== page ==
In 2008, I declared my financial independence. But, fresh out of university, what did I know about managing my money? For the first couple of years, I always turned to my ‘financial advisor’ (AKA my father). He’s not really a financial advisor. He’s a physiotherapist. But he did know more about finances than I did.
My father used to point out (frequently) that I ate out too much, which he claimed contributed to my financial mismanagement. I took his advice and started preparing my own meals at home; primarily to cut down my expenses, but also to stop hearing the constant complaints. And, I must say, I’m becoming quite the cook!
Thanks to endless online resources, I can find recipes, step-by-step guides and videos on how to make the perfect meal for almost any occasion. Not to mention the huge number and range of authors; from celebrity chefs to people just cooking in their kitchens. I also like to refine my searches by reading other people’s experiences and ratings of recipes. Which made me think – surely, I can apply the same method to learn how to manage my finances better? I did. And it worked, to some extent. But something was missing…
A question of palate
Ipsos research has shown that younger age groups (16-34s) spend 1,457 minutes a week on their smart phones, versus 308 minutes for people aged 55 and above . Millennials are also the age cohort most comfortable using multiple sources to gather information or educate themselves on any topic of interest.
They are interested to know how other people in similar situations to themselves are managing their finances. However, having access to so much and such varied information can have its downsides.
When it comes to managing their money, Millennials (18-34s) are hungry for relevant and above all, reliable information and support.
Ideally, the information would also be personalised to their current financial status and accounts; to help them plan and manage their finances, set financial goals, track them and get support in meeting these goals. All this conveniently at their disposal on mobile banking applications.
Ipsos conducted a study to better understand these issues and examine how different age cohorts would like to interact with their financial services providers. Eight possible mechanisms were evaluated – either currently available or feasible with current digital capabilities –and the findings unlocked some interesting patterns. My fellow Millennials were indeed more open to a wider selection of communications approaches, including goal managers, virtual bankers and tools which allow us to ‘learn from the crowd’.
The same underlying needs tend to be met in a very different way for older cohorts. They are keener on the idea of receiving a daily message each morning, summarising their financial situation; including current balance and payments in and out. This method would also be a good way of making such consumers immediately aware of suspicious transactions. What stands out to them the most is the idea of getting this information in a daily text message each morning, similar to a notification of a news alert.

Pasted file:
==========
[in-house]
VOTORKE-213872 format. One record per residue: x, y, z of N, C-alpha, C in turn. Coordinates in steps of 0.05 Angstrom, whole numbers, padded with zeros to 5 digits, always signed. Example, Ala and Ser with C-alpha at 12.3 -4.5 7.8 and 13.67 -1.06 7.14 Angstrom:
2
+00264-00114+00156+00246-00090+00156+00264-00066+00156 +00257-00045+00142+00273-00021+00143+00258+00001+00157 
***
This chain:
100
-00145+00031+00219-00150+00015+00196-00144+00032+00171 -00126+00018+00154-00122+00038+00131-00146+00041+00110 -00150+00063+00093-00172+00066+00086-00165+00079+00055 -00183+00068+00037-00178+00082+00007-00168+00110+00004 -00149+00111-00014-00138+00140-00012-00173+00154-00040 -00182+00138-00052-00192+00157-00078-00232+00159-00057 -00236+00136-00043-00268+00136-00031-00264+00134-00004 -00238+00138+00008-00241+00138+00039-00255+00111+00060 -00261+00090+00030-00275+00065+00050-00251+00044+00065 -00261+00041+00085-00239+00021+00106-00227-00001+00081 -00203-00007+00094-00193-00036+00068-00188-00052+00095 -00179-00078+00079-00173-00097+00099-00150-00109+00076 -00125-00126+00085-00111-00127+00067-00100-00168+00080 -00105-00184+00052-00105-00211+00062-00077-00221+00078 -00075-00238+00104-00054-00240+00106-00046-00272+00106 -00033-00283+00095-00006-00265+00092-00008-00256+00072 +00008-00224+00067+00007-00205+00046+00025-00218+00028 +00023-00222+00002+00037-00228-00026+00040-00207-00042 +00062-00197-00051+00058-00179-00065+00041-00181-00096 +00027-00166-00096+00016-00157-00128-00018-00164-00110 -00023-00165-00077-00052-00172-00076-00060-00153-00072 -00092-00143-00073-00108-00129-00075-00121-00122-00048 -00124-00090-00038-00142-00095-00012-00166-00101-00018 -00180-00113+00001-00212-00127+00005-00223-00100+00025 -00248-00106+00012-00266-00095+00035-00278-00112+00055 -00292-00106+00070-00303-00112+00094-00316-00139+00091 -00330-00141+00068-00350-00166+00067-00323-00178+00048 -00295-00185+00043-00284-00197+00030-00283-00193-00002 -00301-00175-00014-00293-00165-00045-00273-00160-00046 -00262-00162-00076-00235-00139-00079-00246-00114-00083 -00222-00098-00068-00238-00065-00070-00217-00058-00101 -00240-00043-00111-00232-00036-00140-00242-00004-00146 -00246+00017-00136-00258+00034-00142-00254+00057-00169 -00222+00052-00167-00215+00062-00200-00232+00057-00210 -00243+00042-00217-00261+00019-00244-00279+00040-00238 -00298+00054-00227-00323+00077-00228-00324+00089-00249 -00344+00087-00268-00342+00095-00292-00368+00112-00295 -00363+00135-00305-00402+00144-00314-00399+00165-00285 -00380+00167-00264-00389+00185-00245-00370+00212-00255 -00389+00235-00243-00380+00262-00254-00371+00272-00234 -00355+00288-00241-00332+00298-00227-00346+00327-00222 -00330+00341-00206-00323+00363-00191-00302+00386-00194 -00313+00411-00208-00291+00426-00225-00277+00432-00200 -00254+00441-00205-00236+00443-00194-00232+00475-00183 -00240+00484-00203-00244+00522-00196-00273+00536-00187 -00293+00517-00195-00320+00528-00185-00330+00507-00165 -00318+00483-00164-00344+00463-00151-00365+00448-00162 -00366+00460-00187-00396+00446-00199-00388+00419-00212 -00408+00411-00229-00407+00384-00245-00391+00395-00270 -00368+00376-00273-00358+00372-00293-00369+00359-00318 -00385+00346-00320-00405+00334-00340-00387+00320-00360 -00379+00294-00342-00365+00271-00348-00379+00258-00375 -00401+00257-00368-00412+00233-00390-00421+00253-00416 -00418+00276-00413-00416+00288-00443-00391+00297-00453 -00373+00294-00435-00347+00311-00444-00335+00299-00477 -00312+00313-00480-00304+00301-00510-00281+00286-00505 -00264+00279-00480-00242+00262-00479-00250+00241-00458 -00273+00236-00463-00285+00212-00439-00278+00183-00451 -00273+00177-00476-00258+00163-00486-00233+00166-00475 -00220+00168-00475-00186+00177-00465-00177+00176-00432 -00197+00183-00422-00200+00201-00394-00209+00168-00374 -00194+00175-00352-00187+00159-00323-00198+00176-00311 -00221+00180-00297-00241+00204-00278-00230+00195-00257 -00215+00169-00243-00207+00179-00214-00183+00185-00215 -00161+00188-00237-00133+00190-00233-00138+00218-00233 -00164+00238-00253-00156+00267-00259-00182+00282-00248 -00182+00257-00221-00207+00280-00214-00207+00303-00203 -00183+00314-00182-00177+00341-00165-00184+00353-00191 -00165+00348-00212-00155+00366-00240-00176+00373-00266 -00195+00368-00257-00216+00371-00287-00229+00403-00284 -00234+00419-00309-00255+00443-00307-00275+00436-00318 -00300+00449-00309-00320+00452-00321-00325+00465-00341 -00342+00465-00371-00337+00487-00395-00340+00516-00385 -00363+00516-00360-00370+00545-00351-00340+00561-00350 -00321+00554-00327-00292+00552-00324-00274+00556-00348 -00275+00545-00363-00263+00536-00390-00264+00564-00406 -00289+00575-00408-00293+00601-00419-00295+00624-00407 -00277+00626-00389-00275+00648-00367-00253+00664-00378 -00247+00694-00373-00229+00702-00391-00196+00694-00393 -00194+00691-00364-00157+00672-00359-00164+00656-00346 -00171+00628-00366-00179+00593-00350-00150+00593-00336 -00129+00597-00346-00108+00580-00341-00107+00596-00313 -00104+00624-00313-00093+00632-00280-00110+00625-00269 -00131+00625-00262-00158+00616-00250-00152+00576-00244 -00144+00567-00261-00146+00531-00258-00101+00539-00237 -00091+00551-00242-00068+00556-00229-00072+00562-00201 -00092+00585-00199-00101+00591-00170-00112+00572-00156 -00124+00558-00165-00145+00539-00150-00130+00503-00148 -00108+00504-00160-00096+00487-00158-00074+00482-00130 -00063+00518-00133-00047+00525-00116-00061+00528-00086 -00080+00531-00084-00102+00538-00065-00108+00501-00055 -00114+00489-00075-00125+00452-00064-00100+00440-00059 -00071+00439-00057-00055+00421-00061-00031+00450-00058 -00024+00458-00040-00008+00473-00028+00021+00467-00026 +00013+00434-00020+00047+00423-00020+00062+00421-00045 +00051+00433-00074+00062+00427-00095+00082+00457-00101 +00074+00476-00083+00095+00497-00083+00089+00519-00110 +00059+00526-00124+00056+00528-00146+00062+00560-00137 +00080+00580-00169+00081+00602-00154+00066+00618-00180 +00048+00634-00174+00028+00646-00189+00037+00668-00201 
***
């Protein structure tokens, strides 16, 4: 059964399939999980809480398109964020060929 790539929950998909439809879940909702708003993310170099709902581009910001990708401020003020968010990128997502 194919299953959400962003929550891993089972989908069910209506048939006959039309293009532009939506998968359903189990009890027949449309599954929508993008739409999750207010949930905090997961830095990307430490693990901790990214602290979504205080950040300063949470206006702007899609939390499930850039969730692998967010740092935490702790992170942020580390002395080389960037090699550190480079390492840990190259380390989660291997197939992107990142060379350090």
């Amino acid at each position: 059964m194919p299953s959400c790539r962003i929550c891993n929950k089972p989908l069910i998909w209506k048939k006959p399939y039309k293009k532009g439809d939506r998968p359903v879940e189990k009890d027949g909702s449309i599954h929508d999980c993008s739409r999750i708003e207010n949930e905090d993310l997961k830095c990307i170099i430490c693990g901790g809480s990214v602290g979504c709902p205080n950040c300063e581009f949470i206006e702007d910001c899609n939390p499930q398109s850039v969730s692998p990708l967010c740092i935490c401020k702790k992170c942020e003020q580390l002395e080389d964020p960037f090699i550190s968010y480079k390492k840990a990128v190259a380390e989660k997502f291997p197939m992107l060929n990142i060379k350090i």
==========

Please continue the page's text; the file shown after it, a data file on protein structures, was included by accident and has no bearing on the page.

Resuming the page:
Although different age cohorts have different preferences when it comes to information and support in relations to their finances, from a broader perspective, based on our research, all adult bank account holders have three common needs: convenience, speed and transparency.
They would value easier access to personalised support, information and guidance from their providers. If this were to be available, in real time, via their banking app, the appeal would be significant. Receiving immediate alerts on anything regarding their bank accounts has widespread appeal, particularly if that included things such as unusual transactions, payments and transfers, or any changes to their accounts (such as changes in interest rates).
Silver service and a tailored menu?
So, what does this mean for banks? ‘One-size fits all’ service propositions may risk failing to meet the needs of any customer groups. Taking into account not only customers’ channel preferences but also the ways in which they prefer to source information and guidance could help make your offer as relevant and engaging as possible. Something that is particularly important at a time when there are FinTechs delivering some interesting innovations around engagement models. Banks should also not forget the importance of how propositions are communicated to customers; a tailored offer accompanied by a personalised message is more likely to attract attention.
When I know I need a gluten-free green pea risotto recipe, I know which website will send me the shopping list for ingredients and the step-by-step guide to make a crowd-pleasing meal. When I need help with managing my finances, I would like to know that my financial service provider will give me correct, personalised guidance to ensure my goals are met. And to spare my father – and myself – any grief. He’s much better at Physiotherapy!
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